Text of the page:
If your company is considering your repeated plea for new human resources software programs, it is unlikely you will get the full go-ahead without being asked to make a business case for them.
Rarely does the argument that it will make your job easier or help you do something a little better sway head office unless you work in sales or production.
Here are 6 ways to build your case that the overall business will benefit if you get what your department wants:
1.Try to link your case for new HR software to one of the money-making departments, such as sales. Consider it like getting the teacher’s pet to ask for longer recess. If you can show even with a remote connection that the software you are considering will help one of the revenue producers simplify their paperwork and hence have more time to spend making money, your management will look at your project more forgivingly. It’s all about knowing your audience and what appeals to them. Emphasize and focus on those points that you know will appeal to them so you can make sure you get the attention of the people making the final decision.
2. Use comparisons with other organizations they admire. Most company presidents, as committed as they are to their own firms, have admiration for the ways some other players in their industry conduct their business. If you know that, you can determine that the firm they admire has the software you want to get, therefore you will often be able to secure approval when you least expect it.
Also, many decision makers want to be assured that their approval of HR software is a good one, assuring them others have taken the first step and are successful with it will reduce the risk in the eyes of the President or CEO.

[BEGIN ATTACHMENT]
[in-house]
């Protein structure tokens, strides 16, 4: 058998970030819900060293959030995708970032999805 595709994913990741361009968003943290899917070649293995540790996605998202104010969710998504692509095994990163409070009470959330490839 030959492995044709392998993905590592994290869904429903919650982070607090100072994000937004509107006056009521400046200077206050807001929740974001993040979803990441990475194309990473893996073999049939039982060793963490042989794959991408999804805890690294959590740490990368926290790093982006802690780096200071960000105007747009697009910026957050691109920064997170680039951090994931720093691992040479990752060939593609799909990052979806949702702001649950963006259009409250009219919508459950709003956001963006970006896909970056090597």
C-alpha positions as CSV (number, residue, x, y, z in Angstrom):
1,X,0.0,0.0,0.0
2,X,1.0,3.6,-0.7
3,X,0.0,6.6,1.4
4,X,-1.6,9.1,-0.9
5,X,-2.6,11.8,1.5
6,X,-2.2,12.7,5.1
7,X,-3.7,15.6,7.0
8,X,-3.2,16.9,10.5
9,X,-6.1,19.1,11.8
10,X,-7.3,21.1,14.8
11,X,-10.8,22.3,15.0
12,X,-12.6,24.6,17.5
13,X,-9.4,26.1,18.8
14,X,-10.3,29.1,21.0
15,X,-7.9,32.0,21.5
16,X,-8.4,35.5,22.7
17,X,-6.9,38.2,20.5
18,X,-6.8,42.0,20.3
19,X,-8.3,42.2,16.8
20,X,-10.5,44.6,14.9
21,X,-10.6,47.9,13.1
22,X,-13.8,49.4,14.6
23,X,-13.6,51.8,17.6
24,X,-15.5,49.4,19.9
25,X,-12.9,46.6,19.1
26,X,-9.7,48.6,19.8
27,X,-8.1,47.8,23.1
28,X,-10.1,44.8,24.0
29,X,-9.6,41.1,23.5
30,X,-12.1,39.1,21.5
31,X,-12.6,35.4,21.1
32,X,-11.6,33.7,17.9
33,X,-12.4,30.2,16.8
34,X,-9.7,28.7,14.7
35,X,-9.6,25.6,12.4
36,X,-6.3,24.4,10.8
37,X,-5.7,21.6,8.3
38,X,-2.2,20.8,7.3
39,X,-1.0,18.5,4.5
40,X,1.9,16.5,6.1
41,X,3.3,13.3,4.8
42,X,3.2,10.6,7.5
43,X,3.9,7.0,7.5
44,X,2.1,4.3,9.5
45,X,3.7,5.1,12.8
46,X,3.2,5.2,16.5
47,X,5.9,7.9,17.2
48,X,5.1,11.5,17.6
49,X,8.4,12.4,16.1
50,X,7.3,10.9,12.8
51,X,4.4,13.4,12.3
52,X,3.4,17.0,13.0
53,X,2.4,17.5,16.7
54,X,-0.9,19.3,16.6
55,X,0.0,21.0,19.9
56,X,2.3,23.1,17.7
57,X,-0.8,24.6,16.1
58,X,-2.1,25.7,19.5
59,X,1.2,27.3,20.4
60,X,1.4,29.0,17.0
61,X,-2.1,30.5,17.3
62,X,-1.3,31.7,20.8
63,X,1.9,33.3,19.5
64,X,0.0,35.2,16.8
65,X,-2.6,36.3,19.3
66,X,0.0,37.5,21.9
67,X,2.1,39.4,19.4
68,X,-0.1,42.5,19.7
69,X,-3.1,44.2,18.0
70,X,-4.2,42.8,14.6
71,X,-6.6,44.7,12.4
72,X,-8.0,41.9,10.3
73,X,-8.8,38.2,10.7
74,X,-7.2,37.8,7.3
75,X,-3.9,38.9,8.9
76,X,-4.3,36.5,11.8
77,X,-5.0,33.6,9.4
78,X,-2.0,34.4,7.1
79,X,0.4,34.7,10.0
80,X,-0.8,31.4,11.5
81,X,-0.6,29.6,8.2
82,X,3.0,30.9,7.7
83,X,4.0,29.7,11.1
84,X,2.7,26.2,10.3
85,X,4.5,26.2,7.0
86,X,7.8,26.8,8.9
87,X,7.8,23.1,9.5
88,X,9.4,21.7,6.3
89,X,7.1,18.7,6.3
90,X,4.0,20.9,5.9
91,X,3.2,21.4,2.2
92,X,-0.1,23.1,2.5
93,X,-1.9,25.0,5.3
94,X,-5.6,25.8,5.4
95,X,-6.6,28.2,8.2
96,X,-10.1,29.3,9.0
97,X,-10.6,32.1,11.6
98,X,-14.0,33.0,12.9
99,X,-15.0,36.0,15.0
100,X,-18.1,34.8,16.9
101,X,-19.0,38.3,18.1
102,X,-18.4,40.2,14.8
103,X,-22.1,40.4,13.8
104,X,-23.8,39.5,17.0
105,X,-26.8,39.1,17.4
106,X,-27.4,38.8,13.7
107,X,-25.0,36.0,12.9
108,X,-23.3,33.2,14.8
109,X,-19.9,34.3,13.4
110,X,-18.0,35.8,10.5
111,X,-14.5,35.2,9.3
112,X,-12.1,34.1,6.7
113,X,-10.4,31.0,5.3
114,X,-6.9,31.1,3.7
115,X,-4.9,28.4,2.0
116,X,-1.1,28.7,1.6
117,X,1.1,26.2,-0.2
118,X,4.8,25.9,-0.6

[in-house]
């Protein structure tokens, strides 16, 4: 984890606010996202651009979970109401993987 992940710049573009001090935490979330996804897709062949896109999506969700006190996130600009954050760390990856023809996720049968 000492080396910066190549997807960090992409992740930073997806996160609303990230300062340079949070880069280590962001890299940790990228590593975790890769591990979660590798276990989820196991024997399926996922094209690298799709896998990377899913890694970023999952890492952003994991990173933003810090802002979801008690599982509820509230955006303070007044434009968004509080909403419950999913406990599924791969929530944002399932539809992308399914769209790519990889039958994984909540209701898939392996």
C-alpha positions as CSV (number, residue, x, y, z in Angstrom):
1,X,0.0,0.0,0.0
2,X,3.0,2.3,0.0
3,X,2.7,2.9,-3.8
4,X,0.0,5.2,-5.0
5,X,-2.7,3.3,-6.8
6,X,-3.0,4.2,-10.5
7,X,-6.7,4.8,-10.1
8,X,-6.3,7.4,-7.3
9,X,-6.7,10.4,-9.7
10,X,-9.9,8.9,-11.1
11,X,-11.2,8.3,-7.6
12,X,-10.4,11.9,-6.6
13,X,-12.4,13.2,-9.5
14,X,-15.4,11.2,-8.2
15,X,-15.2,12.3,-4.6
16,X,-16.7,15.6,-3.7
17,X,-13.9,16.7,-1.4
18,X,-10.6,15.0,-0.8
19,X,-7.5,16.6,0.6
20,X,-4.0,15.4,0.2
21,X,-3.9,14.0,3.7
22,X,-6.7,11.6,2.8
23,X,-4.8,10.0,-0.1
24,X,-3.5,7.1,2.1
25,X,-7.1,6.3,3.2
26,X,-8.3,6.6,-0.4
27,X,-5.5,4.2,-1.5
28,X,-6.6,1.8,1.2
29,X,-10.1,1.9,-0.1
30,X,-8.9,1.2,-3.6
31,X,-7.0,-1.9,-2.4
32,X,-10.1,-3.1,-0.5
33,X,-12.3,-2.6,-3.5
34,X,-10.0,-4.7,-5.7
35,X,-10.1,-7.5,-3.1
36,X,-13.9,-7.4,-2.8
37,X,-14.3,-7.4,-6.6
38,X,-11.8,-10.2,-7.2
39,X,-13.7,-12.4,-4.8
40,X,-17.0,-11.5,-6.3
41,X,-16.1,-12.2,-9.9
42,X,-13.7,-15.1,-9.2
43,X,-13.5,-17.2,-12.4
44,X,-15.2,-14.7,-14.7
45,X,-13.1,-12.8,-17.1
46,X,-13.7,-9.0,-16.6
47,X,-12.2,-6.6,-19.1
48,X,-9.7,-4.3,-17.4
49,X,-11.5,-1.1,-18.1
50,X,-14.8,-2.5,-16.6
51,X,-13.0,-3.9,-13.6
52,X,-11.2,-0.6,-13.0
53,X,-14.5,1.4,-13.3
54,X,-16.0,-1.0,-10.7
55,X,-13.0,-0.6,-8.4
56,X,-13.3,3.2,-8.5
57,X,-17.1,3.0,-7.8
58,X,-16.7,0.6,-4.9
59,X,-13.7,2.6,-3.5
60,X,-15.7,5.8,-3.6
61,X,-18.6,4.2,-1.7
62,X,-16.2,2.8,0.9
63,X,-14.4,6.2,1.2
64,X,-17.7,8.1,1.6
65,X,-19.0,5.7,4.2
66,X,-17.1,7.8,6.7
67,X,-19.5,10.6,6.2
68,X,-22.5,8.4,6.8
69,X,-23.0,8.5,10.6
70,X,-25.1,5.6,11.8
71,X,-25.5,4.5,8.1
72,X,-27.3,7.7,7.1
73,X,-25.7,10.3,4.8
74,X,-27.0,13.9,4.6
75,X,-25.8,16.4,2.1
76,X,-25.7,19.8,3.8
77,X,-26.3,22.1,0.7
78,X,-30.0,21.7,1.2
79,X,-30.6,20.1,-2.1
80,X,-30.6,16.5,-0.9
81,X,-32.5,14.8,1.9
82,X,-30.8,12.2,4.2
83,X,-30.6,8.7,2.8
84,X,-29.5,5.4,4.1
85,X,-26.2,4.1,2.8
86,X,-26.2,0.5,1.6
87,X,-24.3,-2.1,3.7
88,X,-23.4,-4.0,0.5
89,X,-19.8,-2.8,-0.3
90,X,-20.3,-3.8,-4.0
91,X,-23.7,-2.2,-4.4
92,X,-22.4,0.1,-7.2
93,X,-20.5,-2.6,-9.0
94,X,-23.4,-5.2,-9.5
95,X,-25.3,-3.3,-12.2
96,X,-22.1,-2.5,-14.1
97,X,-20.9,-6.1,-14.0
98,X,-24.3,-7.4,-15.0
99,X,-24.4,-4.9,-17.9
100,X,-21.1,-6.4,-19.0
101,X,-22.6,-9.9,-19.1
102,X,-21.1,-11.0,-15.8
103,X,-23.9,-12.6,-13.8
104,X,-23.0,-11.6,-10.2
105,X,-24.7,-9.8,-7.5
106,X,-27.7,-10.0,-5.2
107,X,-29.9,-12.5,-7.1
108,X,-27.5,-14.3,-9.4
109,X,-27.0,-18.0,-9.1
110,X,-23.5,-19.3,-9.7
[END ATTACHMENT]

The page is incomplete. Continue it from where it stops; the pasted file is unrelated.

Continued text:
3. Make a cost analysis of what could be saved with the new system. Calculate everything from hours of work spent on certain tasks that could be cut back dramatically with new technology. Show how long production of the payroll, compilation of schedules and other challenges could be done in less time, and thus money, if they support the new system.
If budget is a huge factor for your company, show different variations of your software that range in price and make a case as to why the specific software you chose is best for not only price but returns on investment as well.
4. Make a realistic outline and time line of the implementation of your project. Be enthusiastic but realistic. Avoid jargon, just state the straightforward facts. Incorporate into your plan whether the new software you want is compatible with certain components of the existing system.
5. Look at what will happen in both the short and long term if the software investment is not made now. Calculate an example or two. Can you claim that costs of doing one significant tasks in your department will fall by a certain percentage? This is the kind of argument that carries weight so ensure that you have enough numbers to back-up every argument you have.
6. Do all of these things and present your business case in as short a time span as possible and with as little reading material as you can. You can offer a file of background material to support what you are saying, but in the beginning, make it short and sweet. To the time-pressured manager, that will get you started on the right track from the start.
It’s not easy convincing your manager to spend money on an extra tool that they don’t necessarily see the need for. It’s even more difficult if you work for a traditional company that is slow to adopt to new technology, as the spokesperson for the software give a compelling argument that the purpose of new software is to stay as up-to-date as possible and to create a better experience for not only employees but for your customers as well.
For more information on how to make a case for new HR software, contact SkyPrep today!